How To Make The Best Christmas Meal Ever

Posted on Dec 22 2014 - 3:03am by burntsalad

This time of year is wonderful for foodies! We get to eat some of the most indulgent treats imaginable. There is an endless supply of goodies at the grocery stores right now, and they are all priced so cheaply. Chocolates and candies, sweets, puddings, and desserts are all available in huge quantities right now. And we just can’t get enough!

At Christmas time, we all fancy having a go at making at least some of the food we are preparing for our nearest and dearest. If you have a lot of family and friends coming over for the holidays, it can be quite a challenge to cater for everyone in one go. You may have made a long list of items and dishes that will appear on your menu for the festive season. Perhaps you will be making several versions of the same dish.


Christmas dinner photograph courtesy of Flickr

Every good meal deserves a good bottle of wine, but at Christmas, the drinks seem to keep flowing all day and into the night. Ordering enough to satisfy everyone can be expensive. Also, you never know how many will want white wine and how many will want red wine. Traditionally, a bottle of champagne is opened at the dining table to celebrate the coming together of all the family for the feast. One bottle is never enough though, so this may well eat up the majority of your Christmas budget this year.

To help the alcohol go a little further, try making a couple of punches. One can be kid-safe and alcohol-free. The other bowl can have a modicum of alcohol in there. This may include mulled wine, or be laced with spirits like vodka. Some drinkers won’t be keen on it if it is sweet, so set some wine aside for those people too. If you don’t have a dishwasher, keep an eye on the glass reserves! Alternatively, try some recycled punch cups with seasonal designs for a little bit of festive fun.

One of the biggest problems with catering for so many at big festive gatherings is having an oven big enough to take the meat. Some people like a Turkey, but these are big birds and can easily be too big. You can cheat a little and buy a prepared meat joint, or accept that the meat might well be cold by the time it reaches the table. By the time the hot gravies, sauces and trimmings have been added, nobody is likely to notice!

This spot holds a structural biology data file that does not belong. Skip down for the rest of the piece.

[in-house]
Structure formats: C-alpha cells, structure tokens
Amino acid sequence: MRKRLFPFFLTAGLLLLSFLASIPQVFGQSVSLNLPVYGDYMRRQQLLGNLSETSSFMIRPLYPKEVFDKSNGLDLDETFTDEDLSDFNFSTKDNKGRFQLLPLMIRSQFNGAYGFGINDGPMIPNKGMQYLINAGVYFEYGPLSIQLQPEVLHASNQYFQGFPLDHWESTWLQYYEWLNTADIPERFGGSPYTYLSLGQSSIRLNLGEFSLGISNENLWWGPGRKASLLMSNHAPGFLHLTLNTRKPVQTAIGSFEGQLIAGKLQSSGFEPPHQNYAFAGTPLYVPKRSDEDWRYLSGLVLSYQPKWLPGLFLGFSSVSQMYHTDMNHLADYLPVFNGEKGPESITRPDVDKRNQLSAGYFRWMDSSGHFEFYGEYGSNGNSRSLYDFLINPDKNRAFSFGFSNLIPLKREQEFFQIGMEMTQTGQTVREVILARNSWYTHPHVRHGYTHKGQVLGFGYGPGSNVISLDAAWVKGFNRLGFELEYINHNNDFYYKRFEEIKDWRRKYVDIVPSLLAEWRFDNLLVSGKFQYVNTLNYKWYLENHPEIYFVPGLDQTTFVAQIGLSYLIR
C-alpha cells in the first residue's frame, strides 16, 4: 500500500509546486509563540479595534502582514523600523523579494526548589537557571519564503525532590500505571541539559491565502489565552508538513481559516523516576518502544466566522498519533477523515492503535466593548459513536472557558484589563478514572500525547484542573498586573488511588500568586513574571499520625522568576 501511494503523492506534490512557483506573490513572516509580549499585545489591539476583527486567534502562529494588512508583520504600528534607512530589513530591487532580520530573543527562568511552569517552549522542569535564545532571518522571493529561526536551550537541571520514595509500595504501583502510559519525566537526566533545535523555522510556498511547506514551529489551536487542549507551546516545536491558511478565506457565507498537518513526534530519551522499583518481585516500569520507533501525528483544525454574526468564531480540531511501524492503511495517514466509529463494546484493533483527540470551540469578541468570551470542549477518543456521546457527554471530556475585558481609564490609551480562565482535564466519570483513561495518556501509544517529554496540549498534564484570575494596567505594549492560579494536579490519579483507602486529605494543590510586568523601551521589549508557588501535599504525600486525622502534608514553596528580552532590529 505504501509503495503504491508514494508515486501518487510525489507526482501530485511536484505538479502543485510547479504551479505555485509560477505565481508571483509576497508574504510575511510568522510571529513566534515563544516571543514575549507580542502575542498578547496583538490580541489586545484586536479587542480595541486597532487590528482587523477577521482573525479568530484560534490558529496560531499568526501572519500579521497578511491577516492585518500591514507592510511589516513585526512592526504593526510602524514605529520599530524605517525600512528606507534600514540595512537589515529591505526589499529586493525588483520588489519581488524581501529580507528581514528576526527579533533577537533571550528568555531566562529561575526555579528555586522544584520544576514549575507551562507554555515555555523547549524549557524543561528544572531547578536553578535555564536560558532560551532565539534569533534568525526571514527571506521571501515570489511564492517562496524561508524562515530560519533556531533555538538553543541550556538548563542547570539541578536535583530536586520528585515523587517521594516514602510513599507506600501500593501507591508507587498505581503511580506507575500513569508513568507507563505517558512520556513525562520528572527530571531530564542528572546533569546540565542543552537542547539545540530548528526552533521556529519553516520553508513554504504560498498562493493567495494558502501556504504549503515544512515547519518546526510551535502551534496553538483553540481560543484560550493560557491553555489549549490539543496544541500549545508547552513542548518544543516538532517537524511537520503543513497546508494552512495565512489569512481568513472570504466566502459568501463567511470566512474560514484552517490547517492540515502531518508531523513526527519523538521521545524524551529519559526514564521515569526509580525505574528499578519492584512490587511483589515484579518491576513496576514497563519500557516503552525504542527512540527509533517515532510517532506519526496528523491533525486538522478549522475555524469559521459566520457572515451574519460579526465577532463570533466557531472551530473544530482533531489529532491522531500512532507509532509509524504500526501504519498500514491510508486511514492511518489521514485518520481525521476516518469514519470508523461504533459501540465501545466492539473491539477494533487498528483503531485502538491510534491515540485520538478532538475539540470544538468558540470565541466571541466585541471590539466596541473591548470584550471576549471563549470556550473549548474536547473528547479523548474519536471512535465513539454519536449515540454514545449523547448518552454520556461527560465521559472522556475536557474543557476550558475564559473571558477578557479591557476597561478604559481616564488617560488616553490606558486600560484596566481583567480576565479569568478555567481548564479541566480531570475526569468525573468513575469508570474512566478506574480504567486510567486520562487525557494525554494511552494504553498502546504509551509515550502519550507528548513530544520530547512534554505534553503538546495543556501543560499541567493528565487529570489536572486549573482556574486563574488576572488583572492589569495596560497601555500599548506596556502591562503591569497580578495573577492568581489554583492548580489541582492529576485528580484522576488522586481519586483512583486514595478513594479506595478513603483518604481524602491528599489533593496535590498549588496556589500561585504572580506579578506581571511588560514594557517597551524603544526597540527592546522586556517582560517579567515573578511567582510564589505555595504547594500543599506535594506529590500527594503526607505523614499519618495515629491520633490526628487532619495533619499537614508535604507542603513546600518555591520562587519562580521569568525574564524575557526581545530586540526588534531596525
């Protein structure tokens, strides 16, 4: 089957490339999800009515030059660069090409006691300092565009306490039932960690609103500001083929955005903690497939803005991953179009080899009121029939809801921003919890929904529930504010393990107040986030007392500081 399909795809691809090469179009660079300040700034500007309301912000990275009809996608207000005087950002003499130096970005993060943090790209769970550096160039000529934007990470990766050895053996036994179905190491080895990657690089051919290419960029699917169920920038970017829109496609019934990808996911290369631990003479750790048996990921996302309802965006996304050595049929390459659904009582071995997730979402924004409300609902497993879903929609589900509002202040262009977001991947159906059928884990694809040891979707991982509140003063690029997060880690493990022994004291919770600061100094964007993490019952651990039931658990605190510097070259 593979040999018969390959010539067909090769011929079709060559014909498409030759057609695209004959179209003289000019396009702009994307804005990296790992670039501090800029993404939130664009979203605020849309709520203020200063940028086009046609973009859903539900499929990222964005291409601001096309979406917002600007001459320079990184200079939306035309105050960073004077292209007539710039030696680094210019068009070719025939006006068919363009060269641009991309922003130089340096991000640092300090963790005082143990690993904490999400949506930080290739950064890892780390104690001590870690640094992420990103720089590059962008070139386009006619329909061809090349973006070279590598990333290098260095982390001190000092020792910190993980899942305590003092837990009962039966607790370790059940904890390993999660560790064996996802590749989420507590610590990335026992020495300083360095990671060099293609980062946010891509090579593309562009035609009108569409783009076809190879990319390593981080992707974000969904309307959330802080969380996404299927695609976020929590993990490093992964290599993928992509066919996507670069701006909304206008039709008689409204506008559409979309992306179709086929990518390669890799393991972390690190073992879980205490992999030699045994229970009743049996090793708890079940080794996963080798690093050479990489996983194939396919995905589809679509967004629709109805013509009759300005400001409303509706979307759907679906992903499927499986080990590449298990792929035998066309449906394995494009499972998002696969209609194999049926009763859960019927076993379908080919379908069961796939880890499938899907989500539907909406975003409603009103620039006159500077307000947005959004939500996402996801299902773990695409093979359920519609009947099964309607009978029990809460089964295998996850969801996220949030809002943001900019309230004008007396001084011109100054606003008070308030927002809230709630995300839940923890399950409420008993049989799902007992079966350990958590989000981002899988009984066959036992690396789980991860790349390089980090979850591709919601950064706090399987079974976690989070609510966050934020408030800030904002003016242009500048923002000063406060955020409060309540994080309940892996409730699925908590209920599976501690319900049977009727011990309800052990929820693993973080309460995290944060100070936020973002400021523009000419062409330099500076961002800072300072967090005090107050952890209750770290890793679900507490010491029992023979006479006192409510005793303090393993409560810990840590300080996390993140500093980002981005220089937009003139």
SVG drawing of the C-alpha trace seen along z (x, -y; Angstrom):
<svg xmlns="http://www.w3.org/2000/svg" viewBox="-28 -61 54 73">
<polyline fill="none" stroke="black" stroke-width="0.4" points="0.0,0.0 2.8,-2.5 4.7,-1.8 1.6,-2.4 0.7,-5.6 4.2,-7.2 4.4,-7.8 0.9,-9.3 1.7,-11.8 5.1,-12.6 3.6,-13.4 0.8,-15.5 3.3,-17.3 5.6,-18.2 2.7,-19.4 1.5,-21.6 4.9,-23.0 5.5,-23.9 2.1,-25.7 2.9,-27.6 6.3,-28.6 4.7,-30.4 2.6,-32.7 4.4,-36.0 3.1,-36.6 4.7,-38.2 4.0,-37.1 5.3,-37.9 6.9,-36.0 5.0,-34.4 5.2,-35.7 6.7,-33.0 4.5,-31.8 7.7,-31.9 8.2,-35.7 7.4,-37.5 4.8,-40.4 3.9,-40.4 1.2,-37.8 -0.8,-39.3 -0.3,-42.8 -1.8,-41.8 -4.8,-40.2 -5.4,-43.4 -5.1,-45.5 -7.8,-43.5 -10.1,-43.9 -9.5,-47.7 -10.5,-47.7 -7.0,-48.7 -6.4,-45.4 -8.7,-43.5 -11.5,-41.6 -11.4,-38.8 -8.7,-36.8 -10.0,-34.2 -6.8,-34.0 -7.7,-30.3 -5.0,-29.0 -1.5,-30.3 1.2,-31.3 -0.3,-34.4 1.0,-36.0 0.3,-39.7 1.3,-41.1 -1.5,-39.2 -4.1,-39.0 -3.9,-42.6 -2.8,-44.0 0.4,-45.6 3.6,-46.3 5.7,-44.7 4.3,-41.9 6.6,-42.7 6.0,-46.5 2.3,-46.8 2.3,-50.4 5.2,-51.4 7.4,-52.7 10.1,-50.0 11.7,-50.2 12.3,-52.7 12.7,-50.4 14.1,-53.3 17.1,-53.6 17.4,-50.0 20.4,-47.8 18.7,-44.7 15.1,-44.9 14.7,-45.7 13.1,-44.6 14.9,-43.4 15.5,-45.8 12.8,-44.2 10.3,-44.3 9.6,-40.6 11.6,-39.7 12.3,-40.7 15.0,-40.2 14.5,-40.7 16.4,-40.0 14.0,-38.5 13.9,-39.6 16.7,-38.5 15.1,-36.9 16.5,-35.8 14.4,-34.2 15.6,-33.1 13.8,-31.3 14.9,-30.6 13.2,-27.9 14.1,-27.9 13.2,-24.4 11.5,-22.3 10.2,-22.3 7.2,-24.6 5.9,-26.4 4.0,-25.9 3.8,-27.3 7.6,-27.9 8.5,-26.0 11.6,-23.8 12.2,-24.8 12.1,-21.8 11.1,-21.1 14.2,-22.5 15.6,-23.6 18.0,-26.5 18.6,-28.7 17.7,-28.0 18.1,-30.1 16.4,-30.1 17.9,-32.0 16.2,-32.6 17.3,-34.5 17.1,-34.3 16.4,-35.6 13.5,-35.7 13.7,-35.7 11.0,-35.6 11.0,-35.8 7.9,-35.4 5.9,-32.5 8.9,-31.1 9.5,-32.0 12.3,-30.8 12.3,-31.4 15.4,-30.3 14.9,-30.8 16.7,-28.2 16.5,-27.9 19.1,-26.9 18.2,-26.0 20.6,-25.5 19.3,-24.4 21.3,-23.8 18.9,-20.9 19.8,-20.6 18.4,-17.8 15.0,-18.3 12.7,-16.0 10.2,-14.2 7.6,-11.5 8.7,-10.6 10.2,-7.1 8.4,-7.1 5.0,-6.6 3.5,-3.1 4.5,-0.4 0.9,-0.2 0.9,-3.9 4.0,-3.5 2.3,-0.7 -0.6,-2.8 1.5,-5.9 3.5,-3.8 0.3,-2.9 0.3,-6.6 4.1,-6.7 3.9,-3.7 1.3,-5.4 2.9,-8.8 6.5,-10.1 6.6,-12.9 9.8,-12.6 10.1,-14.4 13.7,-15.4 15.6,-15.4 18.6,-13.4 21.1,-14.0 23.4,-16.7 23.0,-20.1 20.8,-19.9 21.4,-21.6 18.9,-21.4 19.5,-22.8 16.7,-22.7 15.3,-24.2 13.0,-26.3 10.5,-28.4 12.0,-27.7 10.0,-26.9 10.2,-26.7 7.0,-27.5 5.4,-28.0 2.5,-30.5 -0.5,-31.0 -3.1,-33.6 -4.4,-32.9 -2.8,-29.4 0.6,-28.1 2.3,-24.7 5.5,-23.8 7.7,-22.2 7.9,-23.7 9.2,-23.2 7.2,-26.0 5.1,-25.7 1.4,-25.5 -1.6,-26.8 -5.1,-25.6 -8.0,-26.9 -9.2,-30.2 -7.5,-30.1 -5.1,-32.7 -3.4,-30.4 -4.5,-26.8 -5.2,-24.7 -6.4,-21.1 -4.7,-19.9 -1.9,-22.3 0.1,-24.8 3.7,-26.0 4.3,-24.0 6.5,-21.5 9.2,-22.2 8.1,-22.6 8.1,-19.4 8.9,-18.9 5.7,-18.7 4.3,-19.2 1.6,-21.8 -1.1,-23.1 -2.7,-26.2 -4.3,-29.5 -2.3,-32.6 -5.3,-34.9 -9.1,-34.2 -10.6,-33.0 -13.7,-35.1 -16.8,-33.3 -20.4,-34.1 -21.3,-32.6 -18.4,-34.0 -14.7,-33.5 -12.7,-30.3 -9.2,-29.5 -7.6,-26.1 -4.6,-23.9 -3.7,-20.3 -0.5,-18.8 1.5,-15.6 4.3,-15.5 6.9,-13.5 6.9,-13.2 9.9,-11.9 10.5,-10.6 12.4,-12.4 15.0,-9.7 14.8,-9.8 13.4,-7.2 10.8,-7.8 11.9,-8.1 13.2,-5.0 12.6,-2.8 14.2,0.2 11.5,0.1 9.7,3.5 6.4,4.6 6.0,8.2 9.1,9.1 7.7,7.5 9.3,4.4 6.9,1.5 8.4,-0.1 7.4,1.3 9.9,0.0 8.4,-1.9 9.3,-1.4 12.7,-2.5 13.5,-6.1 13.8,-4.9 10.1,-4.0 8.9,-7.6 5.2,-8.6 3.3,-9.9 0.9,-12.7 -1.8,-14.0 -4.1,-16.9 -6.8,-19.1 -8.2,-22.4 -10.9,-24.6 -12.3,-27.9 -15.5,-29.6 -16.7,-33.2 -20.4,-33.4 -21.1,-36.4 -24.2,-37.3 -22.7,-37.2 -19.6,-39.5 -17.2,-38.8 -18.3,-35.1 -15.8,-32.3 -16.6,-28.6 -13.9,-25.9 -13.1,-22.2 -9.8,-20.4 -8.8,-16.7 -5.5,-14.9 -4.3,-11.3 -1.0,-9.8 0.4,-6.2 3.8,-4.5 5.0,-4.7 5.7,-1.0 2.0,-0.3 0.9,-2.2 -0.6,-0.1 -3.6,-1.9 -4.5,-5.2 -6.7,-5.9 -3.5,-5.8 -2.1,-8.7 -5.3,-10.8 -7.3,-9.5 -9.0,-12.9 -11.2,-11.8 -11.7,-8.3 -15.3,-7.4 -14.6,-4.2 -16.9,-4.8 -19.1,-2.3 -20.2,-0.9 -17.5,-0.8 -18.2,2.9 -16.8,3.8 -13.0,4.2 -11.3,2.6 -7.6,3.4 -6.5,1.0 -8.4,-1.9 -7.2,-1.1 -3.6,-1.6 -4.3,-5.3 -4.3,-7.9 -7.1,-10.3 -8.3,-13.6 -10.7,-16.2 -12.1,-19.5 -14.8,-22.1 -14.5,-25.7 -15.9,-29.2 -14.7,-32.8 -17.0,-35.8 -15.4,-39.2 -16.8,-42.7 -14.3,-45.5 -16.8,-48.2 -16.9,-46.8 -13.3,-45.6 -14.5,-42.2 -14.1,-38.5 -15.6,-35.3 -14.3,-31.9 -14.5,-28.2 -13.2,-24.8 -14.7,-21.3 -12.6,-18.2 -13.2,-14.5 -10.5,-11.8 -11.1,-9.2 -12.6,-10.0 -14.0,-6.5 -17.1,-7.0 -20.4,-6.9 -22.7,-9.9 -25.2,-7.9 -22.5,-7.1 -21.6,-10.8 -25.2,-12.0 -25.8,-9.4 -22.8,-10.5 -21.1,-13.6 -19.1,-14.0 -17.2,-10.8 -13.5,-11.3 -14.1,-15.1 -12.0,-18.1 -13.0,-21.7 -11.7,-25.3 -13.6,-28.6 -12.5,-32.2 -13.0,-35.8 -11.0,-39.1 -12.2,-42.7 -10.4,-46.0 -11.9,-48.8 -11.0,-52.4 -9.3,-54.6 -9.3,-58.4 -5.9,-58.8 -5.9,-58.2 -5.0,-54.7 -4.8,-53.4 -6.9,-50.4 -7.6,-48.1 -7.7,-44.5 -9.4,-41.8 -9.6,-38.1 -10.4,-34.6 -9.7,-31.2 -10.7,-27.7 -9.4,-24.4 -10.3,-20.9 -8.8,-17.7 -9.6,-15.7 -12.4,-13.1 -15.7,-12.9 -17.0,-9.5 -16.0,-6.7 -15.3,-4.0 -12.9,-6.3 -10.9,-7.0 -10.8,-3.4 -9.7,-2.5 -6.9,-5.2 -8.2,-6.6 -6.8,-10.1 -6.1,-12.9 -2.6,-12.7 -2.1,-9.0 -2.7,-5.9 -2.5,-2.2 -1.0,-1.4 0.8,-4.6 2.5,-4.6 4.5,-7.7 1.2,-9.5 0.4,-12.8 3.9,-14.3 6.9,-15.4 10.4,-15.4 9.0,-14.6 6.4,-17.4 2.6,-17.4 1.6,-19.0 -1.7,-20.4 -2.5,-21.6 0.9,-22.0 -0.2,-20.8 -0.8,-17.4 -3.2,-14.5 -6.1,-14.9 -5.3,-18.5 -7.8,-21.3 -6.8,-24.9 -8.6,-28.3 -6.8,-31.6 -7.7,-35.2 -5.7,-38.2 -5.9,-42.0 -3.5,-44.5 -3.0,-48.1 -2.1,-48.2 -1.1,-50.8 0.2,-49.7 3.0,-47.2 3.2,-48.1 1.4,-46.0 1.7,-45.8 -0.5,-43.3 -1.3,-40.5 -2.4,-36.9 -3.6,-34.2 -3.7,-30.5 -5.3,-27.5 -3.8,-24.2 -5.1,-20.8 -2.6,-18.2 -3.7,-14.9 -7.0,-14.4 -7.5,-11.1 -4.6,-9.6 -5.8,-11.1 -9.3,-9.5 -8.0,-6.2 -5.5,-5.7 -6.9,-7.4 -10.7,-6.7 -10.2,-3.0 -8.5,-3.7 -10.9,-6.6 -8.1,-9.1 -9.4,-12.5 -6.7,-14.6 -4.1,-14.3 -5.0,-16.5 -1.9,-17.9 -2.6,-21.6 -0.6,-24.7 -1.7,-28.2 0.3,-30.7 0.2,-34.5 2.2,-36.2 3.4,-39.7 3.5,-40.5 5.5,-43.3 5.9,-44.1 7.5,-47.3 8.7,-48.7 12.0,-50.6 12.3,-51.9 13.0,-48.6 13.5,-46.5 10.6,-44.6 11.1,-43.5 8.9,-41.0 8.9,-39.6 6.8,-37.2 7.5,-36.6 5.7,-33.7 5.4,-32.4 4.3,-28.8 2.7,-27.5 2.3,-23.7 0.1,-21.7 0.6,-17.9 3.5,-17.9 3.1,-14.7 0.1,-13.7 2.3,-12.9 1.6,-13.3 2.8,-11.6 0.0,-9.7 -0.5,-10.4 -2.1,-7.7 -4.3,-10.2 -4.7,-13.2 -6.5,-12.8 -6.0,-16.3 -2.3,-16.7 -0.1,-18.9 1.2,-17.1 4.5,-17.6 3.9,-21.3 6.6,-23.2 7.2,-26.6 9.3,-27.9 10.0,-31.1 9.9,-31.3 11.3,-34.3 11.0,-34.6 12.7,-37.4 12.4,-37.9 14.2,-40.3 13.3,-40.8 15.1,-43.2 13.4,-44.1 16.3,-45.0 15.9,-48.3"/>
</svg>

After the main meal, there are so many desserts to choose from. There are several traditional Christmas foods you can try. A Christmas cake is made of fruit cake where the fruit has been soaked for months (yes months) in rum, or a cocktail of spirits. It is baked and then covered in marzipan. Finally, the whole thing is smothered in white Royal icing to look like snow. It is then traditional to let the children decorate it with snowman or Santa figures.

Christmas pudding is also a food that risks you getting caught drink driving! Soaked in alcohol again, it contains lots of sultanas and raisins and glace cherries. A silver sixpence is also added, and the person who finds it is considered lucky. This, of course, assumes they didn’t choke to death or break their teeth! Traditionally, some rum is heated over a low hob, poured over the hot pudding and set alight. A lot of people do this in the dark so you can see the flames. Please be careful – have a fire blanket or extinguisher ready!

Pfeffernusse and Stollen are firm favorites from continental Europe over the festive period too. Stollen is a little more cakey in texture and Pfeffernusse are more biscuity and gingery in flavor. Both can be found at German markets. Panettone is Italian and is usually a very large size cake-like pudding. Yule log is chocolate cake covered in crisp chocolate shell. Like Christmas cake, it is often decorated with festive characters. It has become common at this time of year to add a delicious chocolate loaf cake to the table too. Other chocolatey dishes include festive cupcakes and eggnog with a splash of chocolate syrup.

Once you have gorged yourself on all the wonderful treats Christmas offers your tummy, you may be feeling rather sleepy. Usually, when we have a lot of family and friends around, we are not the lucky ones getting to fall asleep in the armchair! Other post-dinner activities include carol singing and charades. Of course, console party games are fast taking over as popular past-times.

The TV is usually central to any Christmas Day gathering. In the UK, it is tradition at 3pm to sit and watch the Queen’s Speech. In the US and other countries, there is a wealth of films and TV programs that are delivered on this day. Popular movie reruns for the 25th December include, ‘The Great Escape’, ‘The Sound of Music’, and ‘The Muppets’. Some say it doesn’t feel like Christmas without a dose of Julie Andrews! The children like to examine their new toys and the grown-ups flick through their new books. Gift-giving usually happens before the meal if children are younger – good luck trying to make them wait until after!

However big your Christmas and however successful your cooking attempts, it all seems to be over so quickly. If you find yourself staring into the tree lights wondering where it all went, you are not alone. This time of year can cause a great deal of depression, but for some, the biggest come-down is after the big sugar rush from dessert. Having that much sugar in one go can cause a few imbalances internally, so watch out for the post-lunch lull of your life!

Cooking for family and friends can be quite stressful and is definitely a lot of hard work, but there are plenty of rewards for doing so. As adventurous and skillful in the kitchen you may be, don’t take it all on yourself, or you won’t have any time to enjoy Christmas yourself. Take some time out to enjoy the company and festivities too.


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